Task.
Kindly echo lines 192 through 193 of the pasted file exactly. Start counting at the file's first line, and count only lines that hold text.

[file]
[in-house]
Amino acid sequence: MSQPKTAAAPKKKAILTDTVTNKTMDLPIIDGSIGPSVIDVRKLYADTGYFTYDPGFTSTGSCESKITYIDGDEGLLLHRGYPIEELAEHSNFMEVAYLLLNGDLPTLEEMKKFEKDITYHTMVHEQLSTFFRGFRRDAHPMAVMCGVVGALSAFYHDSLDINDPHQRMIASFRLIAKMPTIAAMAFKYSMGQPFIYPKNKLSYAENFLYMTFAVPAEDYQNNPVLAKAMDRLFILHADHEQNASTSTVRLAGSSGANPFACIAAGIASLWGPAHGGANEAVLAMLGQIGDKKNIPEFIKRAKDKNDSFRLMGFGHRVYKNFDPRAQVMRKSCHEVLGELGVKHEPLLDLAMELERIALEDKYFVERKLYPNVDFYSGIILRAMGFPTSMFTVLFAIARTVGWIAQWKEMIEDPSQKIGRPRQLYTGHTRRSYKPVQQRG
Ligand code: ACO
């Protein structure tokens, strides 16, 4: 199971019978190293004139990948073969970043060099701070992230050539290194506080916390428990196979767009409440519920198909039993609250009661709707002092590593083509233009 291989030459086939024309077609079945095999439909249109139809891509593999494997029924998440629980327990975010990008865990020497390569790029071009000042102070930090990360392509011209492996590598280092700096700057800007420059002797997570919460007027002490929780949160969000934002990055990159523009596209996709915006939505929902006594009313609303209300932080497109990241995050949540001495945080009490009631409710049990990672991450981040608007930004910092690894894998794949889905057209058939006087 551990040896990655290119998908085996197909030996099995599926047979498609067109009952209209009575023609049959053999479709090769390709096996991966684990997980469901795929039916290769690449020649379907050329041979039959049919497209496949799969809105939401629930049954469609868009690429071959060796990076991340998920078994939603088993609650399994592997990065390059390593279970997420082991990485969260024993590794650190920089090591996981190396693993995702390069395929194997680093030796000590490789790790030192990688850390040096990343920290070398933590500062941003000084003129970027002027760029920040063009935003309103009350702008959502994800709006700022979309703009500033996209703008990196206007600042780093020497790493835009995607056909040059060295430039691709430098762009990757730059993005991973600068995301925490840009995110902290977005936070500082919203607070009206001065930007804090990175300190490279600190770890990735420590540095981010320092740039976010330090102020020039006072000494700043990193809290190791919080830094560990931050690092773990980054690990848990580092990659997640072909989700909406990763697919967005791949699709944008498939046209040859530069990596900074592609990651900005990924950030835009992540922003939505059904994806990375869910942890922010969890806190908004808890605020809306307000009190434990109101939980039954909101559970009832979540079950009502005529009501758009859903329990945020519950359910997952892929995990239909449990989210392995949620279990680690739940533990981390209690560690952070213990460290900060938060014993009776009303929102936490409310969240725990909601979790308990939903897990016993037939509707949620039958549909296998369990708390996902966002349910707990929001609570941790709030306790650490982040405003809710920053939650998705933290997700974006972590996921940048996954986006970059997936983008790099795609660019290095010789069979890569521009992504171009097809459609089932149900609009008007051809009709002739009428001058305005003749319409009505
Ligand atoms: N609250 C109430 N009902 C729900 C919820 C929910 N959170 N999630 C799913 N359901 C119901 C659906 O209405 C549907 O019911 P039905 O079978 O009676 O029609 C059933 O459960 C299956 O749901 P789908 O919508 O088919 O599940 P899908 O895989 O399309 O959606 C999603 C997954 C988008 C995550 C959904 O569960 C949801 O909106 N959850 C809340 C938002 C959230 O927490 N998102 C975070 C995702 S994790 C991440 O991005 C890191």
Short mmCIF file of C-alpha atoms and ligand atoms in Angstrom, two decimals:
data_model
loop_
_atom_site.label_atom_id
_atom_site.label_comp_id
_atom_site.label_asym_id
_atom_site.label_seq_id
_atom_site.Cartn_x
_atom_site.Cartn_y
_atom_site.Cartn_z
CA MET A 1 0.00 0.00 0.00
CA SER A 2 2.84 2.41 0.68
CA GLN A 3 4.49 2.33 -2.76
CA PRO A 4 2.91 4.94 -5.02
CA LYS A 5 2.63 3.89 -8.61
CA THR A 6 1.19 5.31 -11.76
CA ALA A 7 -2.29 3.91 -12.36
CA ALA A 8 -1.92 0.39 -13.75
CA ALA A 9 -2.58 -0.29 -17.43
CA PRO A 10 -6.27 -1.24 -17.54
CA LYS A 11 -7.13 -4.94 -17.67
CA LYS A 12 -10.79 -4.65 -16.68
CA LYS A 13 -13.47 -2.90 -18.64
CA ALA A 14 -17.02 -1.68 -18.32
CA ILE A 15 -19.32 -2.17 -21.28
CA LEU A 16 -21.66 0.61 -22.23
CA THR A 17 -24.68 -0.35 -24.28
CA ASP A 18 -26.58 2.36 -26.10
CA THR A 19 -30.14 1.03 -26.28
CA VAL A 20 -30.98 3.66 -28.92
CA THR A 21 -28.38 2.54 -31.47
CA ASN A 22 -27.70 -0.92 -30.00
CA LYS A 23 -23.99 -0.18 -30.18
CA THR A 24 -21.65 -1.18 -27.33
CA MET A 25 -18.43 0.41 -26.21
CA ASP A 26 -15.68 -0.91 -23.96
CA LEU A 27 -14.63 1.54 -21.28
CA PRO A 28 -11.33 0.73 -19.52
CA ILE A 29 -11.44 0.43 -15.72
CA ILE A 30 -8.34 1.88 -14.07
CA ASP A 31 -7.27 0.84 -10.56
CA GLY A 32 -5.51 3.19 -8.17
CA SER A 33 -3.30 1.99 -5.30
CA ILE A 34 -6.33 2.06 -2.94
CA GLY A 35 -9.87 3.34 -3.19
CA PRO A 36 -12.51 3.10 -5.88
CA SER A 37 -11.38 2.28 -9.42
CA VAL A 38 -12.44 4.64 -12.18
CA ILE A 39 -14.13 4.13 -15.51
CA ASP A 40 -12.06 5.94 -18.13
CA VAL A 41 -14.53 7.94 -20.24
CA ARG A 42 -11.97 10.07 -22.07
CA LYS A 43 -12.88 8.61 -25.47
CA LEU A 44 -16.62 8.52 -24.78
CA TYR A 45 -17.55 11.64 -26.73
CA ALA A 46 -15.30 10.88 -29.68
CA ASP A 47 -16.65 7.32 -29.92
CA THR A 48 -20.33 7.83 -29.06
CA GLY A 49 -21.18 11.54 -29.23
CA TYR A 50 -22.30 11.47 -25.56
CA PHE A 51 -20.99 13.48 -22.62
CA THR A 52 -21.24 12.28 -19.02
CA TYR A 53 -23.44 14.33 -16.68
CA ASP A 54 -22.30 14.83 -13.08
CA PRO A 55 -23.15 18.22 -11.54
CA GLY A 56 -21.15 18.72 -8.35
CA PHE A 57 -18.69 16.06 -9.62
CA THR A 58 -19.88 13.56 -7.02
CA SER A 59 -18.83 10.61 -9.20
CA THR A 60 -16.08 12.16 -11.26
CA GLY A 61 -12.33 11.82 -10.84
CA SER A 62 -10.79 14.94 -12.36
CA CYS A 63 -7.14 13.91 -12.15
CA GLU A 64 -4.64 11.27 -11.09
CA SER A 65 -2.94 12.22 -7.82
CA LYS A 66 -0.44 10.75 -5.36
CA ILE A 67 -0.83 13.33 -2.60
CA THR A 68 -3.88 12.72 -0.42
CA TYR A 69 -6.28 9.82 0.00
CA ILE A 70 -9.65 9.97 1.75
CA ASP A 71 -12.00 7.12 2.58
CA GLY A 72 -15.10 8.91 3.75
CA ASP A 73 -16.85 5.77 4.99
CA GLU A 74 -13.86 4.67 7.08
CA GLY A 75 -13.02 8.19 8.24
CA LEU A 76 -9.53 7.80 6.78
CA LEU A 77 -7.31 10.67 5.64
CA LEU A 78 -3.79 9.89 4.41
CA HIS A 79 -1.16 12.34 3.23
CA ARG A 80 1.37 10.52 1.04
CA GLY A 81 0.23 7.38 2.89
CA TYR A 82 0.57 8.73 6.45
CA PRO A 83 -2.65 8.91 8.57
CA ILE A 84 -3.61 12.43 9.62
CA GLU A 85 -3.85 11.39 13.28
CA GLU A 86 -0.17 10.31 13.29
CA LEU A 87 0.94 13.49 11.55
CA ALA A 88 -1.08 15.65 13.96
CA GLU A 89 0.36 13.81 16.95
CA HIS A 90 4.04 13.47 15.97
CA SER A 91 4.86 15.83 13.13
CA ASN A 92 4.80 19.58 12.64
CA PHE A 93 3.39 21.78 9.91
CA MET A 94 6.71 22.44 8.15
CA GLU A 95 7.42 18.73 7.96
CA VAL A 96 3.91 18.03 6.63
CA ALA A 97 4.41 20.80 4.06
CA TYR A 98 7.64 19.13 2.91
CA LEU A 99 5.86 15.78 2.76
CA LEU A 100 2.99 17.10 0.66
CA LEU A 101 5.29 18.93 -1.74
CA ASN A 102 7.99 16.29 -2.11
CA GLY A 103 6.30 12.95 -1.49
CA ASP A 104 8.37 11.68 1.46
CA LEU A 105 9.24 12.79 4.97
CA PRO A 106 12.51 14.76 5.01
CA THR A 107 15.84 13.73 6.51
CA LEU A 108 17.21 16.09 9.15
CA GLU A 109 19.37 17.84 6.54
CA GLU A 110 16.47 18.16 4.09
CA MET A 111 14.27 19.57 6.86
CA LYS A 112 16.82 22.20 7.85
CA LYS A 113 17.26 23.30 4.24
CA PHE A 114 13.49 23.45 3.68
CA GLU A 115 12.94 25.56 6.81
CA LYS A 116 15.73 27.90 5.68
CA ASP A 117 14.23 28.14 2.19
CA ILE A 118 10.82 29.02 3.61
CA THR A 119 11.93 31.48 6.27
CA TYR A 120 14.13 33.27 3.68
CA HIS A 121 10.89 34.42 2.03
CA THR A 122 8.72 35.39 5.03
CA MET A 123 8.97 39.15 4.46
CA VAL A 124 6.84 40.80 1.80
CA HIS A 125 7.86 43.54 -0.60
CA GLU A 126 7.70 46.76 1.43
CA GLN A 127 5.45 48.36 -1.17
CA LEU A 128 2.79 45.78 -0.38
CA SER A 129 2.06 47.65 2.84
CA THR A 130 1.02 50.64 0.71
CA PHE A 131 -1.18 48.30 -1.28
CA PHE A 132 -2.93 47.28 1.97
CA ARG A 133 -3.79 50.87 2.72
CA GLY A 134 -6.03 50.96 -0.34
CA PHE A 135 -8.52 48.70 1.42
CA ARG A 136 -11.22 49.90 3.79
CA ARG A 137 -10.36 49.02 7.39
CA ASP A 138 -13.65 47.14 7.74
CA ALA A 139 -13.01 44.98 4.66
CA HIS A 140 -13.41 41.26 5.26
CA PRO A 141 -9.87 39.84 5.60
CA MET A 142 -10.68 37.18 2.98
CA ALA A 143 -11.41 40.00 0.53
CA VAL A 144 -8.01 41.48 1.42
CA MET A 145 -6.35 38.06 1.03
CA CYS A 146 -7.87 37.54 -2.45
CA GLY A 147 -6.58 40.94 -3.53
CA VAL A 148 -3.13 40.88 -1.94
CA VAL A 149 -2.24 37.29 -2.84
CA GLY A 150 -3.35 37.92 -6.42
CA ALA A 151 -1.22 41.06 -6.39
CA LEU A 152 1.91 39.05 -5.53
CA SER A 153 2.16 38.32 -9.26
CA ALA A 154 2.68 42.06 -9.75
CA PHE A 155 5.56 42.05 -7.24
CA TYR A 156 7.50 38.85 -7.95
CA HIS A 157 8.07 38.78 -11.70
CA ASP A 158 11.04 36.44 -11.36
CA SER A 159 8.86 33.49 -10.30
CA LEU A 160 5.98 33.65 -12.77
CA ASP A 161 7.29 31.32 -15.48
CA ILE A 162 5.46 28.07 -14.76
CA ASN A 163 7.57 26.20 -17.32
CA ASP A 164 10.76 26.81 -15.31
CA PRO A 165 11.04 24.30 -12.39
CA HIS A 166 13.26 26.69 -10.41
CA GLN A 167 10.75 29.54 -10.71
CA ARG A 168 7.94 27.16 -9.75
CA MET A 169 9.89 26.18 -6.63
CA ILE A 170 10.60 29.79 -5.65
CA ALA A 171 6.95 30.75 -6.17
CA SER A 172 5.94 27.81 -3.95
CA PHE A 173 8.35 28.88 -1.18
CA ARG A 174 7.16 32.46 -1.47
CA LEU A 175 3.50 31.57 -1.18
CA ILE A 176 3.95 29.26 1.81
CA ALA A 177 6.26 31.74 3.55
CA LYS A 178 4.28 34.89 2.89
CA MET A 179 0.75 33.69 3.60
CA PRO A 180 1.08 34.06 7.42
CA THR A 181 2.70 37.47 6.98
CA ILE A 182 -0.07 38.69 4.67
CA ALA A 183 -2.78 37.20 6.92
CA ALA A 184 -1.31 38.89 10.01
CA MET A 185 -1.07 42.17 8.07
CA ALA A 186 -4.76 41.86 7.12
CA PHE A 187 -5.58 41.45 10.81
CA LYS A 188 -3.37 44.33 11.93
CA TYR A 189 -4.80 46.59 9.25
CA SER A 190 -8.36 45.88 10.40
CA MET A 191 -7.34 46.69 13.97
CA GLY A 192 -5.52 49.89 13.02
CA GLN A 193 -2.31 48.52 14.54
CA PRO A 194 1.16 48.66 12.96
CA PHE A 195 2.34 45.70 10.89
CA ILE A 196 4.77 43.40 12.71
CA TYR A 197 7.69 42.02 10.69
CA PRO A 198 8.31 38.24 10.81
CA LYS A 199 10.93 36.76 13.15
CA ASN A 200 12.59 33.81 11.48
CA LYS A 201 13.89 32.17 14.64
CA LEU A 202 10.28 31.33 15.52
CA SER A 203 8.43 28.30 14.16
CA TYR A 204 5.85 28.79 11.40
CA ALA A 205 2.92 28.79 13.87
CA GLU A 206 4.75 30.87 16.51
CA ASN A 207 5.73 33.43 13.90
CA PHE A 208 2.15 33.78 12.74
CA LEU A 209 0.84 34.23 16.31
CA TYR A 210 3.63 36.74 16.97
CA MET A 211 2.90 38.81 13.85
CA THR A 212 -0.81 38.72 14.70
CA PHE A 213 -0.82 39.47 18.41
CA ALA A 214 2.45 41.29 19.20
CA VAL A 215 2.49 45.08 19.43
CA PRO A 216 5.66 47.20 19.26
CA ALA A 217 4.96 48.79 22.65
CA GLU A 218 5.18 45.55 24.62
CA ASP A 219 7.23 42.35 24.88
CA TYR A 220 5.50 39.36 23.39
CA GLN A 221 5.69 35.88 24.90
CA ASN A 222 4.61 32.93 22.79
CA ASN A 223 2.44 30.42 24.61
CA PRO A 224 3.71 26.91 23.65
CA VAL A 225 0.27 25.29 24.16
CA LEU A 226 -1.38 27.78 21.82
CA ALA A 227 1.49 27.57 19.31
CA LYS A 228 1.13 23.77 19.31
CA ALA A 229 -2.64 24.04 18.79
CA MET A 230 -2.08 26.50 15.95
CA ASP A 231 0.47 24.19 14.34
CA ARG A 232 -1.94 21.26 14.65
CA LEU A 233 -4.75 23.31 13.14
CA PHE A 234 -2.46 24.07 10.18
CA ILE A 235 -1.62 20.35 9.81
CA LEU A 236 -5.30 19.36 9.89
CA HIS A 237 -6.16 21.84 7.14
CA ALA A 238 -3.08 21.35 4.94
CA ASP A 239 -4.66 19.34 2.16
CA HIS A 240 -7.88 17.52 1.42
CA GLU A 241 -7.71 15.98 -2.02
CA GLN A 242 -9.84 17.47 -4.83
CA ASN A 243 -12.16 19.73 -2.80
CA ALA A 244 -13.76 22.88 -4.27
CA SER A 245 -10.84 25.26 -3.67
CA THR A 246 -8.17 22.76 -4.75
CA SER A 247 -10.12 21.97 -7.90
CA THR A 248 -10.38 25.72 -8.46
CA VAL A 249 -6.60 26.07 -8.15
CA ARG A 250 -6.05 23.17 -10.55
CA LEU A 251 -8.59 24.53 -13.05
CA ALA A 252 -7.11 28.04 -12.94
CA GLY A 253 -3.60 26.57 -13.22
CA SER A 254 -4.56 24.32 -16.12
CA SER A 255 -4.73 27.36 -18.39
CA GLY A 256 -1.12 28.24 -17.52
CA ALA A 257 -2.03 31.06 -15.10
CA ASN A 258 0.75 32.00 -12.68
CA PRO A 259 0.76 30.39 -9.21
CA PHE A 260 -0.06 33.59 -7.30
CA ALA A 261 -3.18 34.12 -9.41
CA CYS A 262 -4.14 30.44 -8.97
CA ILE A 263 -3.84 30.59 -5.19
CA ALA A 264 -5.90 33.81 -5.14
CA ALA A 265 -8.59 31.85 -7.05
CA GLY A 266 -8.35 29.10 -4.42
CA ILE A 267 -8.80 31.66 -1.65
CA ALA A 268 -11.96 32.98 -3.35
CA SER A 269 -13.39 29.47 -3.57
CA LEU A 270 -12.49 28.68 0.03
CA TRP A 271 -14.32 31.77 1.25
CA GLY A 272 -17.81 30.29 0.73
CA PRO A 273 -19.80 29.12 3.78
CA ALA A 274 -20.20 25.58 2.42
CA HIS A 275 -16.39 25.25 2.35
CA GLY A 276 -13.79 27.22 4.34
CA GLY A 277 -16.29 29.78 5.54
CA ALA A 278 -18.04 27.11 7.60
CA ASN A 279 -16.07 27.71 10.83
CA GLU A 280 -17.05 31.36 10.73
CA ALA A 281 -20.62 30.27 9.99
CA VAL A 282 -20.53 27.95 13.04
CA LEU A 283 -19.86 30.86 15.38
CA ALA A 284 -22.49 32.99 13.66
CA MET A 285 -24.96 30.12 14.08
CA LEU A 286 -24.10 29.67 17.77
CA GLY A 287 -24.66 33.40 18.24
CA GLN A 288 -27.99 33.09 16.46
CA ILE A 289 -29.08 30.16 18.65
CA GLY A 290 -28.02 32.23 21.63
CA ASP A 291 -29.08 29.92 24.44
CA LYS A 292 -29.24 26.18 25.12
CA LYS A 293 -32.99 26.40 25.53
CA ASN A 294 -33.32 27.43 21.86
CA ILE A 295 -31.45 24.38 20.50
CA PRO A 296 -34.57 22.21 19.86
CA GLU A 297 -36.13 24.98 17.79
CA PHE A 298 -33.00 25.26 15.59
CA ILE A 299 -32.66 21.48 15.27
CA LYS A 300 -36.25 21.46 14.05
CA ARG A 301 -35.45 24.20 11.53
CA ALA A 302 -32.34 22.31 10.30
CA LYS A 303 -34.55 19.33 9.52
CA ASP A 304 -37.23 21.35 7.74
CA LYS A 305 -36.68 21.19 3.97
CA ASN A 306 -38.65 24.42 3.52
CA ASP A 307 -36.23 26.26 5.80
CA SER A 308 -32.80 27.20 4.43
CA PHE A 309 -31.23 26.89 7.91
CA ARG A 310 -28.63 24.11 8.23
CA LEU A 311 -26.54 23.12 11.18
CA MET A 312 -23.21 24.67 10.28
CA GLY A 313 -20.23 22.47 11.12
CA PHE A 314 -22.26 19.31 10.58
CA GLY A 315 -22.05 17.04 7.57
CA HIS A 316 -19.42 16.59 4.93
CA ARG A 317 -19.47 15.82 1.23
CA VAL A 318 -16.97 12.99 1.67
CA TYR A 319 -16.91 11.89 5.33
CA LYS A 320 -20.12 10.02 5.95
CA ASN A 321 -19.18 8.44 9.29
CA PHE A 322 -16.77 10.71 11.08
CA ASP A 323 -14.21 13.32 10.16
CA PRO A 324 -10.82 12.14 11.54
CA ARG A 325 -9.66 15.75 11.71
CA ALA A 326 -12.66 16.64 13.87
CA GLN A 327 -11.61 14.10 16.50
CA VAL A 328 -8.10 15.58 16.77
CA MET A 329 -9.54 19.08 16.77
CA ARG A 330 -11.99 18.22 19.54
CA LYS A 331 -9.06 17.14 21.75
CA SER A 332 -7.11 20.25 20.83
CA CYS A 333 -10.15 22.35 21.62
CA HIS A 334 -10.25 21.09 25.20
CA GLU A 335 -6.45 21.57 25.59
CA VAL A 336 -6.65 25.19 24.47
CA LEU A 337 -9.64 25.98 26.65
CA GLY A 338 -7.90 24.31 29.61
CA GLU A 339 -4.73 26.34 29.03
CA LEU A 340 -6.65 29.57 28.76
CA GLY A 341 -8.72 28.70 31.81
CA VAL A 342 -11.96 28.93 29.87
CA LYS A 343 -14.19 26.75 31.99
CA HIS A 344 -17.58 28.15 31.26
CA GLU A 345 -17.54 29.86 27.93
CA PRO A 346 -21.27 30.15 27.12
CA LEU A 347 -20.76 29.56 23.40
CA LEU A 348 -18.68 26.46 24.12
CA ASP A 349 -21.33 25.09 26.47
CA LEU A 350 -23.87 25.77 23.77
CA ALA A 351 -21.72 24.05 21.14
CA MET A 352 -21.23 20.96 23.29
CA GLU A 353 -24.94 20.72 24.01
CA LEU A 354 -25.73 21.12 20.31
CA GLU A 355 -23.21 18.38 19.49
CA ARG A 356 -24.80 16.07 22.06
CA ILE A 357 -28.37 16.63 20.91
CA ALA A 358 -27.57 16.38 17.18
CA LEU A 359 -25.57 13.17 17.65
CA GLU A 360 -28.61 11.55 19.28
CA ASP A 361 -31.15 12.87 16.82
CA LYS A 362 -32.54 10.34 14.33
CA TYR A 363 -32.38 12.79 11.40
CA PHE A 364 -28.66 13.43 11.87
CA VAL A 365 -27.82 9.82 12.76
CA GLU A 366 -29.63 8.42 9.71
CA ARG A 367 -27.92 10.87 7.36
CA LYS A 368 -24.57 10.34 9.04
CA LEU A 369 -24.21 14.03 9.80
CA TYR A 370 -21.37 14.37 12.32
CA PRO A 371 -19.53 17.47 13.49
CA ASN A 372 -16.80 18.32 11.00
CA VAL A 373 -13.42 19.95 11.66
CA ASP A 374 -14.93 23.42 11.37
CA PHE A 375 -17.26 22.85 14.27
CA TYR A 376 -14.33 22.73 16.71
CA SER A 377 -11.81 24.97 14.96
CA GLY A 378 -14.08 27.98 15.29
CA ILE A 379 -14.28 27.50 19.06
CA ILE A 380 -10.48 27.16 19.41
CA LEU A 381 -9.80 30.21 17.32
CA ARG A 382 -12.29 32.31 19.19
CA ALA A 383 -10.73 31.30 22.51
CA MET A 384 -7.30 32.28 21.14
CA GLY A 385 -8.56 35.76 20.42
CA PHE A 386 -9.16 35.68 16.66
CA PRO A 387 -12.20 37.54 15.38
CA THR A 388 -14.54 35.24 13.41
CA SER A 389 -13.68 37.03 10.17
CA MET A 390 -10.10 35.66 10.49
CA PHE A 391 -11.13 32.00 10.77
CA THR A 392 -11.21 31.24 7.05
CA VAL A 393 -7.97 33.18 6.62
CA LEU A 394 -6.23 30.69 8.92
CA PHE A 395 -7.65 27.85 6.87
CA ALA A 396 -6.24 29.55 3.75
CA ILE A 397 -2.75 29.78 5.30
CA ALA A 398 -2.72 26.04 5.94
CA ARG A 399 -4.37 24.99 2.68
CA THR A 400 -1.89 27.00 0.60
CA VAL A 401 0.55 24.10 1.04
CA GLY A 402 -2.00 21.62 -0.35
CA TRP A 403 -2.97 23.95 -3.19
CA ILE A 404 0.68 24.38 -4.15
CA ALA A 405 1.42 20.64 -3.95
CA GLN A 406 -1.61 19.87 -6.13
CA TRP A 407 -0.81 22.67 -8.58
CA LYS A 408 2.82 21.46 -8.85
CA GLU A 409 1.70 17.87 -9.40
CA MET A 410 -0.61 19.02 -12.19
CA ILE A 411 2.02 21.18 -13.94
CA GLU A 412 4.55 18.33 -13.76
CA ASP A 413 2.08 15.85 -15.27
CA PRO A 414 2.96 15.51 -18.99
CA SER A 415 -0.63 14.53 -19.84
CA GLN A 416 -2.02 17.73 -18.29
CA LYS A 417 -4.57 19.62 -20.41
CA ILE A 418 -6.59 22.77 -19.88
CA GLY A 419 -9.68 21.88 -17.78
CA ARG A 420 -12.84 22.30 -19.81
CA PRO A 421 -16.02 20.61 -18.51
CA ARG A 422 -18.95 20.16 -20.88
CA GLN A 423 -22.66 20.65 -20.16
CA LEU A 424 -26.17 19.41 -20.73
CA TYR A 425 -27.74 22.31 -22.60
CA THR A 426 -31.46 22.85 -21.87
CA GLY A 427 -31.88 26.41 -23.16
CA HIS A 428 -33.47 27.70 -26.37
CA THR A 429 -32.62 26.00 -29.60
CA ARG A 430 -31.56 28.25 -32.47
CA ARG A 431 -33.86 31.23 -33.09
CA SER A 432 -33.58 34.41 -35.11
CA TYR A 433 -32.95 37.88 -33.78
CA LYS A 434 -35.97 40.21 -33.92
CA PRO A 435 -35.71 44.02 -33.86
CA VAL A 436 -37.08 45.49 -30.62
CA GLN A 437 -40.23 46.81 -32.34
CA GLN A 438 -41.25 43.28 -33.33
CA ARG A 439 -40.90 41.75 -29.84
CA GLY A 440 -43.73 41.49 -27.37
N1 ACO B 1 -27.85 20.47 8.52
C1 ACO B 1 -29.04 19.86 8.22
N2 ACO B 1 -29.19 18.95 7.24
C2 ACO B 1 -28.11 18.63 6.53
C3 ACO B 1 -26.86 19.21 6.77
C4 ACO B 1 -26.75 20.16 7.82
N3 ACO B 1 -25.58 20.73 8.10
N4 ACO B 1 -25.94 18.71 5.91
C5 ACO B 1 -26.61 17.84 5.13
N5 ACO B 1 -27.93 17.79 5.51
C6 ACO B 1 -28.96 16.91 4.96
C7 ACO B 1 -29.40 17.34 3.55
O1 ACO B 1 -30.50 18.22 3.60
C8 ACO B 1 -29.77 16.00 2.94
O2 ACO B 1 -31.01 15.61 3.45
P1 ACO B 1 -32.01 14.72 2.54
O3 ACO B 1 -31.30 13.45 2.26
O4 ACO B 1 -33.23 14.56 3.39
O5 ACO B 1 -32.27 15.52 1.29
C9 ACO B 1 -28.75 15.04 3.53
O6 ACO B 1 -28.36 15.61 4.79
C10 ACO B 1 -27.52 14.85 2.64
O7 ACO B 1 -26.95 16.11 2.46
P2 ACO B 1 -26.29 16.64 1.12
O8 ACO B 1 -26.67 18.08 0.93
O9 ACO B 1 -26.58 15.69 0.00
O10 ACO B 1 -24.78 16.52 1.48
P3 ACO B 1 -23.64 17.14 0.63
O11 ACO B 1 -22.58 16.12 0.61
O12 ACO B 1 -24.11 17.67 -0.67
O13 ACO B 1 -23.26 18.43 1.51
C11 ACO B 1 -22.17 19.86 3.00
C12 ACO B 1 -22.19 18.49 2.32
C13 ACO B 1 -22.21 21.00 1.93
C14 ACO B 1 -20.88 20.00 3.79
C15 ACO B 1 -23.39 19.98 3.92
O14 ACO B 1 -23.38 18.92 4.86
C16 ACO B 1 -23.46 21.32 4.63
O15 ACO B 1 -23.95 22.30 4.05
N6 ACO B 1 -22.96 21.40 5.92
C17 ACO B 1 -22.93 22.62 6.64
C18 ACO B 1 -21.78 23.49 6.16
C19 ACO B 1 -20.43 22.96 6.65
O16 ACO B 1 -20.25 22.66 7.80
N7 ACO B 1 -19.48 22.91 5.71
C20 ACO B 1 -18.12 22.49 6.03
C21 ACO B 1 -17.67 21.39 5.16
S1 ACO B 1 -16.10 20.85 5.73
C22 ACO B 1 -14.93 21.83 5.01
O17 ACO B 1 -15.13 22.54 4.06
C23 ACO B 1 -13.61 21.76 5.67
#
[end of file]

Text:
CA ALA A 177 6.26 31.74 3.55
CA LYS A 178 4.28 34.89 2.89